Meet three diverse Atlanta LGBT artists
MondoHomo, Atlanta’s alternative queer arts festival, returns Memorial Day weekend to rock your face off with music, art and queer consciousness. But perhaps you’ve been too intimidated to attend in the past or are not sure what to expect. We interviewed organizer Jesse Morgan for a few tips and insights for those who want to experience MondoHomo but were too afraid to ask.
Here's what you need to know:
What exactly is a “radical queer arts and music festival?” What do you mean by radical or queer? Isn’t it bad to be called queer?
Atlanta artist Philip Bonneau is so addicted to superheroes and villains that he has found a way to incorporate them into his professional life. His new exhibit, “Heroes + Villains #2,” opens at the MISTER Community Center next week for a month-long run.
Art and photography have always been part of Bonneau’s life. His mother was an artist and Bonneau, who is gay and has lived in Georgia his whole life, studied at the Savannah College of Art & Design.
Ultimately, he got a degree in graphic design, but found that photography isn’t something he can or wants to get out of his system. Last May, he did some soul searching and dabbled in photography over the summer.
Photographer Philip Bonneau re-imagines comic book superheroes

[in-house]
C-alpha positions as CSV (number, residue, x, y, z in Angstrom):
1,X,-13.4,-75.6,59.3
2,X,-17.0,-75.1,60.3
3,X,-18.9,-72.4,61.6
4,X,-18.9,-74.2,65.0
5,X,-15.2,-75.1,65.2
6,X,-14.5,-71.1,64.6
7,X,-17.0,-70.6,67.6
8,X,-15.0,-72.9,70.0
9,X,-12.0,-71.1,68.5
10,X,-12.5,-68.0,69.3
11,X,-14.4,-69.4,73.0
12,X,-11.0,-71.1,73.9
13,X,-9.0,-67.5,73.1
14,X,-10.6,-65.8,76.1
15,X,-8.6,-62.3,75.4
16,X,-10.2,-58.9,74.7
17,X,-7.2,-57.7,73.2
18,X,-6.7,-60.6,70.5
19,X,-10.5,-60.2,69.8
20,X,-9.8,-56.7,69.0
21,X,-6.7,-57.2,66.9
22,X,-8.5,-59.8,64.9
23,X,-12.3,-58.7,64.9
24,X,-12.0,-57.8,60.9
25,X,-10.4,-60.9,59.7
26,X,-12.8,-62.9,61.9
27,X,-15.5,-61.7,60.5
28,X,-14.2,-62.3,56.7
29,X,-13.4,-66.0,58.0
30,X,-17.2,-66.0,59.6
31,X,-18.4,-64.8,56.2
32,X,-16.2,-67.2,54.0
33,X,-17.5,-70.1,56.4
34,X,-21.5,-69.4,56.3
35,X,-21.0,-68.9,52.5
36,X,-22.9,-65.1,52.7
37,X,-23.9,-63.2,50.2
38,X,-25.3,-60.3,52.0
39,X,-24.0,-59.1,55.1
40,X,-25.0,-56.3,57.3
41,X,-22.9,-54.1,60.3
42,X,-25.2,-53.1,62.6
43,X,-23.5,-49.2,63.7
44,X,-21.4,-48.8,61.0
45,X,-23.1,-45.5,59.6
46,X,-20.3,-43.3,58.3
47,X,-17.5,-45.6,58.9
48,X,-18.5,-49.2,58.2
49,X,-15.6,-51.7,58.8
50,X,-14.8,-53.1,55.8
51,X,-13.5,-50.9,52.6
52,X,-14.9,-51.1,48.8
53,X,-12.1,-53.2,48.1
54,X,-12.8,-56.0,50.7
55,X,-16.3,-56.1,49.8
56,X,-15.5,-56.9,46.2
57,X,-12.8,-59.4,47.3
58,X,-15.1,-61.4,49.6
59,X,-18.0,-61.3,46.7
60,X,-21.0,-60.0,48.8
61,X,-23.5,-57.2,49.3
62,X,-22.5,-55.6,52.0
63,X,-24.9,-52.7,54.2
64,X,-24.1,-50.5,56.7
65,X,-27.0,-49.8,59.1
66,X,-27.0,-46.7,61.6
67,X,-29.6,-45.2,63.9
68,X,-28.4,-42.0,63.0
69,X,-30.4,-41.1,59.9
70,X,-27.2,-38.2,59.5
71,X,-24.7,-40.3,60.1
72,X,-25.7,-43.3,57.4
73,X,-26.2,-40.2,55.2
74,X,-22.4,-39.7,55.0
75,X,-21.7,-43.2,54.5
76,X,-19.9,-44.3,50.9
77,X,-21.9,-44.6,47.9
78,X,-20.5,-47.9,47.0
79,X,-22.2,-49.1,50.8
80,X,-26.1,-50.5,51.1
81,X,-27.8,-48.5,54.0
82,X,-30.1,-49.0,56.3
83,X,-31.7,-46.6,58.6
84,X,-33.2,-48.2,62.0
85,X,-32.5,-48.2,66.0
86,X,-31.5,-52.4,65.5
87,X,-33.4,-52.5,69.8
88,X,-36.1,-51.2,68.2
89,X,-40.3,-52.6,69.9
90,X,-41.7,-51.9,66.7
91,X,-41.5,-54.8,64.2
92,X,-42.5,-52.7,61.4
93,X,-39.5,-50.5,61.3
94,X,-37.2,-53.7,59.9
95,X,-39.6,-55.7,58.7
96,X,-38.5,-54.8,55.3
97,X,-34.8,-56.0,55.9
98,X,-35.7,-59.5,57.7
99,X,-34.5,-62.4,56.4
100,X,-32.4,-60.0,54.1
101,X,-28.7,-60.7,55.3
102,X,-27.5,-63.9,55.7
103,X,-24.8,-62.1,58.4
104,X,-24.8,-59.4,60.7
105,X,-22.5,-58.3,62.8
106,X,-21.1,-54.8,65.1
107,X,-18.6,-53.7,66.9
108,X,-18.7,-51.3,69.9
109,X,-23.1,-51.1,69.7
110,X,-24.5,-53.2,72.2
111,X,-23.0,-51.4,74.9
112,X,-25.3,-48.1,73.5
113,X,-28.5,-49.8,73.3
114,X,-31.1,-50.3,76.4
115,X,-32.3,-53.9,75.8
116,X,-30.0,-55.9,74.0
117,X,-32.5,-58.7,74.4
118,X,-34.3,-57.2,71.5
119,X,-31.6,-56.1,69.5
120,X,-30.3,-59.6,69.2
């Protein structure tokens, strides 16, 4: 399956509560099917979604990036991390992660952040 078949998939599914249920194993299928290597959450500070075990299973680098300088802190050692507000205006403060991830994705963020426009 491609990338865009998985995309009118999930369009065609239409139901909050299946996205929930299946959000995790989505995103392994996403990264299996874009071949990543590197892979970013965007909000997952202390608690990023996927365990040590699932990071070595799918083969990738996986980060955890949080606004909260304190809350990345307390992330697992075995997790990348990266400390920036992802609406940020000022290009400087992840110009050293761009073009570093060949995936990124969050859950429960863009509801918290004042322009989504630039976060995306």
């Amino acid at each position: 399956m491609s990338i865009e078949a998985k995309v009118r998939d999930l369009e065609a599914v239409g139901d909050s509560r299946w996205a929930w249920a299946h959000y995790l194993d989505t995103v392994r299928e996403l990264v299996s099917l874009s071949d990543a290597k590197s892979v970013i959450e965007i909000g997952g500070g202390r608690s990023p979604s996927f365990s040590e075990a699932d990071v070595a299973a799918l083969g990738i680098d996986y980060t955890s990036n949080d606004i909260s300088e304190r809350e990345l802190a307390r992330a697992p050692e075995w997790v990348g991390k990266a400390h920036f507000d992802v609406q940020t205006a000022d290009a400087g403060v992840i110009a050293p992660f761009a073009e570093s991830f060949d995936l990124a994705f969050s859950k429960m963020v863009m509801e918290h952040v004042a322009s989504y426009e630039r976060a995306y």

A new play inspired by the friendship between openly gay artist Robert Sherer and the late conservative Baptist preacher/folk artist Howard Finster has Finster’s Georgia-based family claiming the playwright doesn’t have the legal permission to produce the work – and hurling accusations at Sherer.
“Hidden Man,” a joint collaboration between the University of Georgia and 7 Stages, is a fictionalized account of how Sherer’s life changed as a result of the unlikely camaraderie with Finster in the 1980s. After its world premiere in Athens last week, the play is slated to open March 8 at 7 Stages in Little Five Points.
Playwright Pamela Turner says that as she was working on the project, she contacted the Finster family to let them know about it but did not hear back. But on Feb. 14, Beverly Finster-Guinn — Howard’s daughter — sent an email stating that the Finster family had not given “legal permission” to “use Howard Finster’s image or to use his name in the play or any association to the play.”
Nabil Mousa, an Arab-American artist living in Atlanta, will create a mural on Monday, Jan. 16, to serve as a "social tablet of free expression" to add to a work titled "Judgment Day" that commemorates Sept. 11.
The public is invited to participate in the creation of the art project from 10 a.m.-3 p.m. at the Mattress Factory Lofts, 300 Martin Luther King Jr. SE Atlanta, GA 30312.
From a press release about Monday's event:
I came into the office this morning and found a manilla envelope on my keyboard, addressed to me at the GA Voice office. My name and the address were handwritten. No return address.
Interesting, I wonder what this is all about, I thought. My co-workers wanted to make sure there was no anthrax in the envelope.
I opened the manilla envelope and inside there was a white envelope with one of those plastic windows and I could see $10 bill was inside. One the front of the envelope in the top left corner was written, "for you." On the back of the envelope was written, "follow your narrative urge!" followed by a "#45".